In JULY 2007, Colette Labouff Atkinson, associate director of the International Center for Writing and Translation at UC Irvine, noted in the online magazine Babble that, faced with early menopause, she’d decided to birth a book. “[W]hat nagged me nights when I’d bolt upright in bed,” she wrote, “wasn’t that I didn’t have children; it was that I hadn’t finished a book.”
Fifteen months later, Atkinson has her book -- the prose poetry collection “Mean” (University of Chicago Press: 52 pp., $14 paper), whose 43 vignettes add up to an emotional autobiography. In the title piece, Atkinson describes her husband’s former wife, a stripper. “He traded her in for me,” she writes. “To people I don’t know, I say she was a dancer. I watch them, puzzled, wonder how anyone could not love a ballerina. And you have to question a guy like that: trading in a sweet stripper for me.”
The irony is that we are people she doesn’t know, but this is part of the book’s exquisite tension. Again and again, Atkinson reveals intimacies in an offhand way. “Gain” describes her great-uncle, a columnist for the ILWU Warehouse News, who “[b]etween the lines, be wise -- organize -- “ composes a fairy tale about a pony made of gold. “For God’s Sake, Get Out” recalls “The Amityville Horror,” then morphs into a meditation on how houses can be haunted by disappointment and loss.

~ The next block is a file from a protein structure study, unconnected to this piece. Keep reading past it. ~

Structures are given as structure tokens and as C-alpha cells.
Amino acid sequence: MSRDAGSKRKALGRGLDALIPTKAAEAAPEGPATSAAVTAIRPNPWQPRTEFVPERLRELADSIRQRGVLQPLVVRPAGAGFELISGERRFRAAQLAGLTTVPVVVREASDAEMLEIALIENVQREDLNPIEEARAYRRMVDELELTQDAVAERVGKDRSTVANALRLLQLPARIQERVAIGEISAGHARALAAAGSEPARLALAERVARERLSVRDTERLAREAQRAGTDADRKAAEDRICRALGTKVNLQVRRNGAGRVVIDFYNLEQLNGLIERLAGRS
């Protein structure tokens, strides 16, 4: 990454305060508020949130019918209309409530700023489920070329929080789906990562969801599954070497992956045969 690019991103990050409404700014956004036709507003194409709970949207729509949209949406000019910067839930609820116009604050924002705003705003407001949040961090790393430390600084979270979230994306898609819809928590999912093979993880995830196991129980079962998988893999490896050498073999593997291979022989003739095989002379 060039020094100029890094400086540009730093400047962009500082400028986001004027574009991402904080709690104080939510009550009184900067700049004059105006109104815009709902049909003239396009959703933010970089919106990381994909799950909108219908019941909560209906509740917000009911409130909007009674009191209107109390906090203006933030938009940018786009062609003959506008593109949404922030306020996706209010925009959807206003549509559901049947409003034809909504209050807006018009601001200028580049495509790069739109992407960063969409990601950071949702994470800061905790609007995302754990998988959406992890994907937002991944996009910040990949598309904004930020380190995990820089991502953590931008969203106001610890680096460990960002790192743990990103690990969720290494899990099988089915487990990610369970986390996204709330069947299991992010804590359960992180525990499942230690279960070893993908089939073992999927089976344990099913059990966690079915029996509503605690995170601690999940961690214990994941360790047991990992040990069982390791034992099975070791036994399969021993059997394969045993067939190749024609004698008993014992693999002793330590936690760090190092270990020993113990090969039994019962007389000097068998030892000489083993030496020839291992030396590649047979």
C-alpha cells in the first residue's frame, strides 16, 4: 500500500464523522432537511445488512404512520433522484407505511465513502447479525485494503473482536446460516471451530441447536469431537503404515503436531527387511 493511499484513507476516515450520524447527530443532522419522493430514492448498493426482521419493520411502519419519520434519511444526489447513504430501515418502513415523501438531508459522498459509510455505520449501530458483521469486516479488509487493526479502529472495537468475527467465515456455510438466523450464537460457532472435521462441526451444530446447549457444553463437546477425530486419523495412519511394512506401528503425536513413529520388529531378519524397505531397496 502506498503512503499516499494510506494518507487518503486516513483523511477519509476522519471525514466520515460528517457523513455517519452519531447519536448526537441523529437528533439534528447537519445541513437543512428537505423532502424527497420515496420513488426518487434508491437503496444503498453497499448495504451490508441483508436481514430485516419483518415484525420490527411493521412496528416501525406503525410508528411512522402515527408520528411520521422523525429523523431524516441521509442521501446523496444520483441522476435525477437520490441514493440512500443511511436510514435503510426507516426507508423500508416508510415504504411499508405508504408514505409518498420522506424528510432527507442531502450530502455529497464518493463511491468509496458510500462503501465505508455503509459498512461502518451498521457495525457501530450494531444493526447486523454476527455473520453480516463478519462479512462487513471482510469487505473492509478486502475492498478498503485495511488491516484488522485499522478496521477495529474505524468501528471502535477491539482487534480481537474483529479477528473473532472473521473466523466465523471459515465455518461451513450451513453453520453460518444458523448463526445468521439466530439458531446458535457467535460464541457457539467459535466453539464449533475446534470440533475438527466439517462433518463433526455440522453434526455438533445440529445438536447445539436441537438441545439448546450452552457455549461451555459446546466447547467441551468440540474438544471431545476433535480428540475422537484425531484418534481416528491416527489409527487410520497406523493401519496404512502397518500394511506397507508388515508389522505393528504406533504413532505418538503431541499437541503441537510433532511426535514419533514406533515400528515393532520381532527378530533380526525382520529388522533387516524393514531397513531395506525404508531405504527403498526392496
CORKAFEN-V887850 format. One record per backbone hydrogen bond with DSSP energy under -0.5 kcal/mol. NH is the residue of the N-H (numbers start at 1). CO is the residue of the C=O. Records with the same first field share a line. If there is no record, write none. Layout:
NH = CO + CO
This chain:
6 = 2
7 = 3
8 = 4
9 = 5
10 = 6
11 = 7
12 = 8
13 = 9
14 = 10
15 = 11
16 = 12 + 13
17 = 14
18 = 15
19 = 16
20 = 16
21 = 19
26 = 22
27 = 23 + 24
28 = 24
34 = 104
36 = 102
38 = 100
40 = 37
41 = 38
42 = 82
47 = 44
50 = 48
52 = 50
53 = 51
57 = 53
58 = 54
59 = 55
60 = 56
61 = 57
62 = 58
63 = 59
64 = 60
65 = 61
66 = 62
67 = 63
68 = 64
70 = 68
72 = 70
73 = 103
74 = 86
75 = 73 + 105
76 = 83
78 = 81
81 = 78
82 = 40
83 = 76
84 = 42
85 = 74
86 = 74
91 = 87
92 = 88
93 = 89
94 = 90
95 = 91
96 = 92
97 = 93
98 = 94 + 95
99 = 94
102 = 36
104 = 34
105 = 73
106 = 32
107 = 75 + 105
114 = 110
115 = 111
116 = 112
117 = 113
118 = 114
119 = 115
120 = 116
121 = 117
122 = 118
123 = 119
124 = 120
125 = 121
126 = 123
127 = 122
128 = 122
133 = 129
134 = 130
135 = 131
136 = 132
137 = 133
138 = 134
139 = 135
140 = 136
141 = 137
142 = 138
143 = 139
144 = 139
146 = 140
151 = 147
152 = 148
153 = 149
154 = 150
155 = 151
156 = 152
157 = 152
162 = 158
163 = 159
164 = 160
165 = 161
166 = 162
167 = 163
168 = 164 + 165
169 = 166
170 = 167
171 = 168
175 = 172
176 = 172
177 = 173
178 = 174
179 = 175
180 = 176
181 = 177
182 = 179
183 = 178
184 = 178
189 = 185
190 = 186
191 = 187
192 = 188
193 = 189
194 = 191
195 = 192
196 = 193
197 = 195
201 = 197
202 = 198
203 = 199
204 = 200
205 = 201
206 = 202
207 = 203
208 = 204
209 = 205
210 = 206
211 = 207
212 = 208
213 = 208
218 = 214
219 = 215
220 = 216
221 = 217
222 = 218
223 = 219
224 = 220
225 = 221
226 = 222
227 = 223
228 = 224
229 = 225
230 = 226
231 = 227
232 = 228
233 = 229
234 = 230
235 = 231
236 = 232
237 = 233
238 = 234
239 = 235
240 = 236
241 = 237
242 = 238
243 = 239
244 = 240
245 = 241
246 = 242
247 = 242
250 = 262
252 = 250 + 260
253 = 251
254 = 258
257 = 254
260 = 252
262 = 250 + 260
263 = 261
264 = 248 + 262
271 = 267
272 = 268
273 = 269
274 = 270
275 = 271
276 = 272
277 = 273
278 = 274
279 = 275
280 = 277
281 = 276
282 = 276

Atkinson is as comfortable riffing on pop culture (Willie Nelson, “Three Days of the Condor”) as she is on Cicero, John Milton and Herodotus, all of whom show up in her poems. But this is not showing off. Rather, these bits and pieces -- unexpected, at times half-remembered -- only give more weight to her experience, a heady mix of ideas and influences that reverberates like memory in the mind.
-- David L. Ulin
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